5. Djougou Dendi, a heavily Hausa-influenced, somewhat creolized Songhay variety spoken in Benin, borrows the Hausa form as tàkăm.

Further Chadic comparative data may yet turn out to bear upon this etymology, but one thing seems clear: these two families have been affecting each other for a long time.

Friday, September 15, 2017

Berber and not so Berber words in Tunisian Arabic

Not too long ago I finished reading Lotfi Sayahi's Diglossia and Language Contact: Language Variation and Change in North Africa. The book is a valuable contribution to the study of synchronic language contact between Tunisian Arabic, Standard Arabic, and French in Tunisia, with some coverage of the rest of the region as well. Unfortunately, when it briefly looks at Berber lexical influence on Arabic (pp. 135, 187), reflecting joint work with Zouhir Gabsi, its conclusions are rather over-hasty. Since this book is likely to become a standard point of departure for English speakers studying language contact in North Africa, I think it's worth correcting the record here even at the risk of being pedantic:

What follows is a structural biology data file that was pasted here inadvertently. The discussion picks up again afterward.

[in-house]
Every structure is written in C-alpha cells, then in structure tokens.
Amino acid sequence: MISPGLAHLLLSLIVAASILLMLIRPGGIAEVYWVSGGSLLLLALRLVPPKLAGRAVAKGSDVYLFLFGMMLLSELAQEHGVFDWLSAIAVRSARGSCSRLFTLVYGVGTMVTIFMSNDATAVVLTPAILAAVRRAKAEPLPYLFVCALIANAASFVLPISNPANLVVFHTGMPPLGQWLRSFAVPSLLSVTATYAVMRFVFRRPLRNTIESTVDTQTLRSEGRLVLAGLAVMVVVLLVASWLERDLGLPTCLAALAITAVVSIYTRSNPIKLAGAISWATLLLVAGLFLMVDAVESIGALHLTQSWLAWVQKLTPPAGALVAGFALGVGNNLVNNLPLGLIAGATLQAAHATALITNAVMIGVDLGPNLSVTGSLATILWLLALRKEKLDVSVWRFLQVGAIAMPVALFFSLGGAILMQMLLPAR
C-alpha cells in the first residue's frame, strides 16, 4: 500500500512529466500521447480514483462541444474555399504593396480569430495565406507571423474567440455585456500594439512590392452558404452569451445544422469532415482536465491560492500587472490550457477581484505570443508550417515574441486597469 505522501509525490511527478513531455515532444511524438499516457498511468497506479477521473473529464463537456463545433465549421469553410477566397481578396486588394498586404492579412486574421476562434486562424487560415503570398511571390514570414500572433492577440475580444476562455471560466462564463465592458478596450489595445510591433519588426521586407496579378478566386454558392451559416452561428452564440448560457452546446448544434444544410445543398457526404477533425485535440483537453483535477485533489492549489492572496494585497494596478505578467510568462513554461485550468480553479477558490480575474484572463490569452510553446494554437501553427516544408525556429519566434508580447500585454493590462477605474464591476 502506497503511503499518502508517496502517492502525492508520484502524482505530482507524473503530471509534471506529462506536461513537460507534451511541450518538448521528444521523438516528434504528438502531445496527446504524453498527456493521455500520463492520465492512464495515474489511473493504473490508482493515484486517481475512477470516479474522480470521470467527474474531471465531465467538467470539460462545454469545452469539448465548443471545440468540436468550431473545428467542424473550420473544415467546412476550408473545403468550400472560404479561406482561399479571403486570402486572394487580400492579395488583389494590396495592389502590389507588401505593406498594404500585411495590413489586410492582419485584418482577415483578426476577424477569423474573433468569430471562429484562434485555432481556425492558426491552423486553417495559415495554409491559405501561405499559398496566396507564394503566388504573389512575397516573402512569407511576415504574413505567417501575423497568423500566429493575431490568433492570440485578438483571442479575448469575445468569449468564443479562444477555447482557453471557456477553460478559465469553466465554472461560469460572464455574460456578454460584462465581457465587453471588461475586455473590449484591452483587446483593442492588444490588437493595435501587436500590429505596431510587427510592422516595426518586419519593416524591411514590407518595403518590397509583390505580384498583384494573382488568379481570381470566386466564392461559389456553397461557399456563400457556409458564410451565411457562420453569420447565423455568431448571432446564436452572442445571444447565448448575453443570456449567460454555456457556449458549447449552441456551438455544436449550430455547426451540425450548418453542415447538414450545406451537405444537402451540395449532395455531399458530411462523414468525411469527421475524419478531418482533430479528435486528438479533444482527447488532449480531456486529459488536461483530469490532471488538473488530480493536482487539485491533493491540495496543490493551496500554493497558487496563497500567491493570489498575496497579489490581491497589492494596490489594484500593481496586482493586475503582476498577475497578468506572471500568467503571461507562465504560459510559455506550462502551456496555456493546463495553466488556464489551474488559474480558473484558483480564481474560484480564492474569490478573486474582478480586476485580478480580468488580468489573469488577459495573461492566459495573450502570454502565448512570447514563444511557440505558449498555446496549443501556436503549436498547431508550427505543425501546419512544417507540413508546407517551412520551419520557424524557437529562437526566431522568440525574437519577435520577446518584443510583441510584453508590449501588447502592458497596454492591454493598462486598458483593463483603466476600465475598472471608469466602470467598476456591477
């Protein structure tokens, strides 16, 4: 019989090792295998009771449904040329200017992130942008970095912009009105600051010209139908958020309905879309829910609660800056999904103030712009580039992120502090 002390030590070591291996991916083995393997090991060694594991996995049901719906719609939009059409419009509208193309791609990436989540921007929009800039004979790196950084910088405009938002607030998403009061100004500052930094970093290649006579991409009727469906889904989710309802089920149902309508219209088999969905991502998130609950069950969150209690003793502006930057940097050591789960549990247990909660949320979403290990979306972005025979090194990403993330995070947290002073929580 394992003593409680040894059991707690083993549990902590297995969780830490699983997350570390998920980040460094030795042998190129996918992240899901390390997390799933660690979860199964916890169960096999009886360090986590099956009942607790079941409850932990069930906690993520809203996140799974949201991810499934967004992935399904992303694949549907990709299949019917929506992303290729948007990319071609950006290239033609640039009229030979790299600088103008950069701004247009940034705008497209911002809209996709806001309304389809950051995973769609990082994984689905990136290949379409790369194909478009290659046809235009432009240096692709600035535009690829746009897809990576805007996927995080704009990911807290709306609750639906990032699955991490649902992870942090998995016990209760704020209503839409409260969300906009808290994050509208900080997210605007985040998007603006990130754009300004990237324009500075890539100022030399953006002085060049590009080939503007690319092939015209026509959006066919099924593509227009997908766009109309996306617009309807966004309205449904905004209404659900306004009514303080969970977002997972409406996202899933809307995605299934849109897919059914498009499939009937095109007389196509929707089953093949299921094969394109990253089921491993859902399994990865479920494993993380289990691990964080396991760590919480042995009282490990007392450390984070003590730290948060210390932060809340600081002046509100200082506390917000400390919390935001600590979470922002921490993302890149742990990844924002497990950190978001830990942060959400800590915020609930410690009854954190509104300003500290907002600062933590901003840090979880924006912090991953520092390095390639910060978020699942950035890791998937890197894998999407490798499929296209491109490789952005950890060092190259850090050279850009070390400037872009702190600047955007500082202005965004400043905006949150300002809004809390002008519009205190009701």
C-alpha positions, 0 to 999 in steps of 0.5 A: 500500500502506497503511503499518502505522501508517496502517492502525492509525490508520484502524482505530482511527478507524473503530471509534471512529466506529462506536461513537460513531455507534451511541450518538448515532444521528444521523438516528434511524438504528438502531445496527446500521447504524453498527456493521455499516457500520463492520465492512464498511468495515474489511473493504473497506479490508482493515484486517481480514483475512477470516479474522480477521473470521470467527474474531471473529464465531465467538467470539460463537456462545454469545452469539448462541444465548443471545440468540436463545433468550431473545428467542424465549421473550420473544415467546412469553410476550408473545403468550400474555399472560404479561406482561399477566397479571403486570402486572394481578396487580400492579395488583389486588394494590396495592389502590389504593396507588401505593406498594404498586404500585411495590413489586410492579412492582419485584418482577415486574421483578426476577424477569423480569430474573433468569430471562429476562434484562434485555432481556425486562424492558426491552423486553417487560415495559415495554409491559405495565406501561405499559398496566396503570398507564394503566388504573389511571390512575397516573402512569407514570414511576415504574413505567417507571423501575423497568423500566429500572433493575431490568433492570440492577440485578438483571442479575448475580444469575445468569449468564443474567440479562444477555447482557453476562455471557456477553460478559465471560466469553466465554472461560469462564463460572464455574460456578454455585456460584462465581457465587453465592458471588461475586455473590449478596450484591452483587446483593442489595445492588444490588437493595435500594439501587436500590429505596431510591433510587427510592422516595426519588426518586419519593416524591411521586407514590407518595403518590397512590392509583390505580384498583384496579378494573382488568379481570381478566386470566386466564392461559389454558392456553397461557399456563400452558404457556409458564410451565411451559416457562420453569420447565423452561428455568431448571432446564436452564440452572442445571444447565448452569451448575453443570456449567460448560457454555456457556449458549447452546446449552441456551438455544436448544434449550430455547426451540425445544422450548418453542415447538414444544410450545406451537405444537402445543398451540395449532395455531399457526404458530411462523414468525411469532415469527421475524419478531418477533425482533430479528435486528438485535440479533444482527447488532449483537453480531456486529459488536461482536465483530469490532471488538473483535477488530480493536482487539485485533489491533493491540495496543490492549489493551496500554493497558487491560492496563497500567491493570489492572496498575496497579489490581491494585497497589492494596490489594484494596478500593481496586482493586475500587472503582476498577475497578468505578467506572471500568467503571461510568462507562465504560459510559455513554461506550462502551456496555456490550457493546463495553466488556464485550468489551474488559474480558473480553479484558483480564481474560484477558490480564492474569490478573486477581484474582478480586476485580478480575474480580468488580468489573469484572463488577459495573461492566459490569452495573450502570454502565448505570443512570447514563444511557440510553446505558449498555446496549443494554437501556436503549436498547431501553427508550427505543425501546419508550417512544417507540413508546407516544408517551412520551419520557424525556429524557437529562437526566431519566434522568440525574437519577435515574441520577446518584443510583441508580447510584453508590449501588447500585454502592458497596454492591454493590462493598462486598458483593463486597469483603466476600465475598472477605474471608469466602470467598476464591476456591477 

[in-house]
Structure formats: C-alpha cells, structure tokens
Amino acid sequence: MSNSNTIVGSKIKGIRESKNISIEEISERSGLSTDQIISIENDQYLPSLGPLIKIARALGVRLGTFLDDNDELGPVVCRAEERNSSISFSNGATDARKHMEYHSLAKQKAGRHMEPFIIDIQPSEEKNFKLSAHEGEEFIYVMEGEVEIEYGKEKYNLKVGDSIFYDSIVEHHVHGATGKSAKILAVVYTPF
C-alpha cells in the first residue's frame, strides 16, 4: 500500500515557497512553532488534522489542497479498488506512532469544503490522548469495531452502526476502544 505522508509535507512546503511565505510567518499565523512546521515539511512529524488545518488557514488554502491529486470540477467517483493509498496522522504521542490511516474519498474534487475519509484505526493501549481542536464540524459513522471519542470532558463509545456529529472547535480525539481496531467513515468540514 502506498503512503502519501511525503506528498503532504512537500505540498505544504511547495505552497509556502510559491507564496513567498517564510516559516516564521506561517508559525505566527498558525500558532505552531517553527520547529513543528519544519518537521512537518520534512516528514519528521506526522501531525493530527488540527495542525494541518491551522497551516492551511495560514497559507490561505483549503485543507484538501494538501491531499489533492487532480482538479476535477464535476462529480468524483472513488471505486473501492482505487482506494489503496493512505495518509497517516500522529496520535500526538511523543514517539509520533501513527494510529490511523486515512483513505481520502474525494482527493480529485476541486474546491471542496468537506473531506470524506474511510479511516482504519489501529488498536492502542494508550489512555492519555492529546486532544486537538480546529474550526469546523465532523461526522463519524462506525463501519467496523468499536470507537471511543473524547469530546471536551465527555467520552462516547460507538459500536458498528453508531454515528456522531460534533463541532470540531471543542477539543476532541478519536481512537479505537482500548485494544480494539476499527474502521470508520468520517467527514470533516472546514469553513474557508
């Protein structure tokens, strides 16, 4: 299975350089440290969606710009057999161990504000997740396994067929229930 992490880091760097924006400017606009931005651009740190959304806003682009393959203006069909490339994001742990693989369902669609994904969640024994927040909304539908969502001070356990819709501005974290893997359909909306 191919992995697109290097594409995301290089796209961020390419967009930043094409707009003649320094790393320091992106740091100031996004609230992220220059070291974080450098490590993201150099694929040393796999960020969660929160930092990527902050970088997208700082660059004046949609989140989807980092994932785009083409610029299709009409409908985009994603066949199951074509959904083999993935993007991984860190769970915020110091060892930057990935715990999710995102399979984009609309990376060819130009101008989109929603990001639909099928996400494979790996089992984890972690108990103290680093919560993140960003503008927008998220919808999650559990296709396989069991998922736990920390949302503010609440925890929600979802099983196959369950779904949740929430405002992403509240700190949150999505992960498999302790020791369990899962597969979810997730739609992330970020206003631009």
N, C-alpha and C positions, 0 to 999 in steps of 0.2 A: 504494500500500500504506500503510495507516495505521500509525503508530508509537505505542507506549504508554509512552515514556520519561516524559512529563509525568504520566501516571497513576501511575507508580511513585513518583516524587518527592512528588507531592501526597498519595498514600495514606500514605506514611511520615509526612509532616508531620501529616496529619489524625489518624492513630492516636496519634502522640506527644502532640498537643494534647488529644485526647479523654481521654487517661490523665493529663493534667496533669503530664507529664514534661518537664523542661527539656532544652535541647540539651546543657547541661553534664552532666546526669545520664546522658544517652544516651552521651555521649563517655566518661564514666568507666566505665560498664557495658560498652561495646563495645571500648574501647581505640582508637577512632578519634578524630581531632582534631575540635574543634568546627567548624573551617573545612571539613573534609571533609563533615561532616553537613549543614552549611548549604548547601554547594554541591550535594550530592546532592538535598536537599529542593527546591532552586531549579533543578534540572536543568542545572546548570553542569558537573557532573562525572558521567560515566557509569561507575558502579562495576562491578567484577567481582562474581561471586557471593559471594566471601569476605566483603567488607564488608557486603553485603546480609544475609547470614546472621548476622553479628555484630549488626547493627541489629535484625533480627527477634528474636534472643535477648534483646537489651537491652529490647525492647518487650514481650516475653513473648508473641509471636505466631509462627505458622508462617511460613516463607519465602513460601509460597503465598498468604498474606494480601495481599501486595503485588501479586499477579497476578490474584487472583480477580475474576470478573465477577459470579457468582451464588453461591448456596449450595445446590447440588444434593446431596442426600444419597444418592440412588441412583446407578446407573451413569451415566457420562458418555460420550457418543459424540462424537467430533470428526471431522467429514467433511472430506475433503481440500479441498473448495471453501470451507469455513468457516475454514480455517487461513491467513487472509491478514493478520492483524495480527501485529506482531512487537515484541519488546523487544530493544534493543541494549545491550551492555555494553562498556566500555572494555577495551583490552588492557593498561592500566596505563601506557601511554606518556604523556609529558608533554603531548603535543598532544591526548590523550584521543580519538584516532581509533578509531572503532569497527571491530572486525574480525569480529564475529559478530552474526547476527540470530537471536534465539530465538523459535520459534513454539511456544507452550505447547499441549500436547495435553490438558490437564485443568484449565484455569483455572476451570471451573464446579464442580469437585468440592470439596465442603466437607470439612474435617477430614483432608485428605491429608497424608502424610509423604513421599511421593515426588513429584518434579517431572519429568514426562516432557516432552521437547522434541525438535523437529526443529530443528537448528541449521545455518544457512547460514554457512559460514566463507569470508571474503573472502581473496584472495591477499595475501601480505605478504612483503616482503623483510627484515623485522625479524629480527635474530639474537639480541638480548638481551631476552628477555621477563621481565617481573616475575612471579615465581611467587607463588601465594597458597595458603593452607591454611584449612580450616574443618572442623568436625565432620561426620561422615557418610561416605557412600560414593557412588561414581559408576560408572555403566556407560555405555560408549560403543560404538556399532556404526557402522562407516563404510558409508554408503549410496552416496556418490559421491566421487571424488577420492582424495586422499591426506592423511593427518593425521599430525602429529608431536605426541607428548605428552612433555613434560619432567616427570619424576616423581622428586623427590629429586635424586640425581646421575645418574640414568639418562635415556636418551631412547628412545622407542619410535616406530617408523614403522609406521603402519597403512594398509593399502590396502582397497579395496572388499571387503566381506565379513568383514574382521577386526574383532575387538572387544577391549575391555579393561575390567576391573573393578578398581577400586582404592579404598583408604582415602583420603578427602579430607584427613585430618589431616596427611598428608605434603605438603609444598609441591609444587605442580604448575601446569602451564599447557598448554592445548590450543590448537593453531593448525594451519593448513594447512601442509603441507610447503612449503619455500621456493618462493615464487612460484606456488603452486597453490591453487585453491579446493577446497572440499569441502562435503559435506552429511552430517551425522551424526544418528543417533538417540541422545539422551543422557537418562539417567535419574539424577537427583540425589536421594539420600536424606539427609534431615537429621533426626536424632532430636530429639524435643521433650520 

• fakru:n "turtle" and ferzazzu "wasp" really are Berber, though the -u:n suffix in the former was first added in dialectal Arabic (almost all Berber varieties have forms similar to Kabyle ifker/ikfer).
  • garžu:ma "throat" is a very difficult word to etymologize, but may ultimately be Berber (compare Tuareg a-gurzăy), although it does bring to mind Romance forms such as French gorge.
  • karmu:s "fig" is clearly derived from karm-a "fig tree", which is definitely not Berber, and seems to come from a narrowing of the meaning of Classical Arabic كرم karm "orchard" (see the brief discussion in Behnstedt & Woidich 2011:491). The suffix -u:s might theoretically be Berber, I suppose, but probably not; it's not widely attested across Berber, and it fits well with the widespread dialectal Arabic pattern of augmentatives in -u:-.
  • sebsi: "pipe" is from Turkish sipsi.
  • bu-telli:s "monster/nightmare" ("sleep paralysis", to be precise) is a compound involving bu- "possessor of" (originally "father of") plus telli:s (a kind of rug). The latter is well-attested within Arabic in the Middle East as well as in North Africa; its etymology is controversial, but it may derive from Latin trilicium "triple-twilled fabric".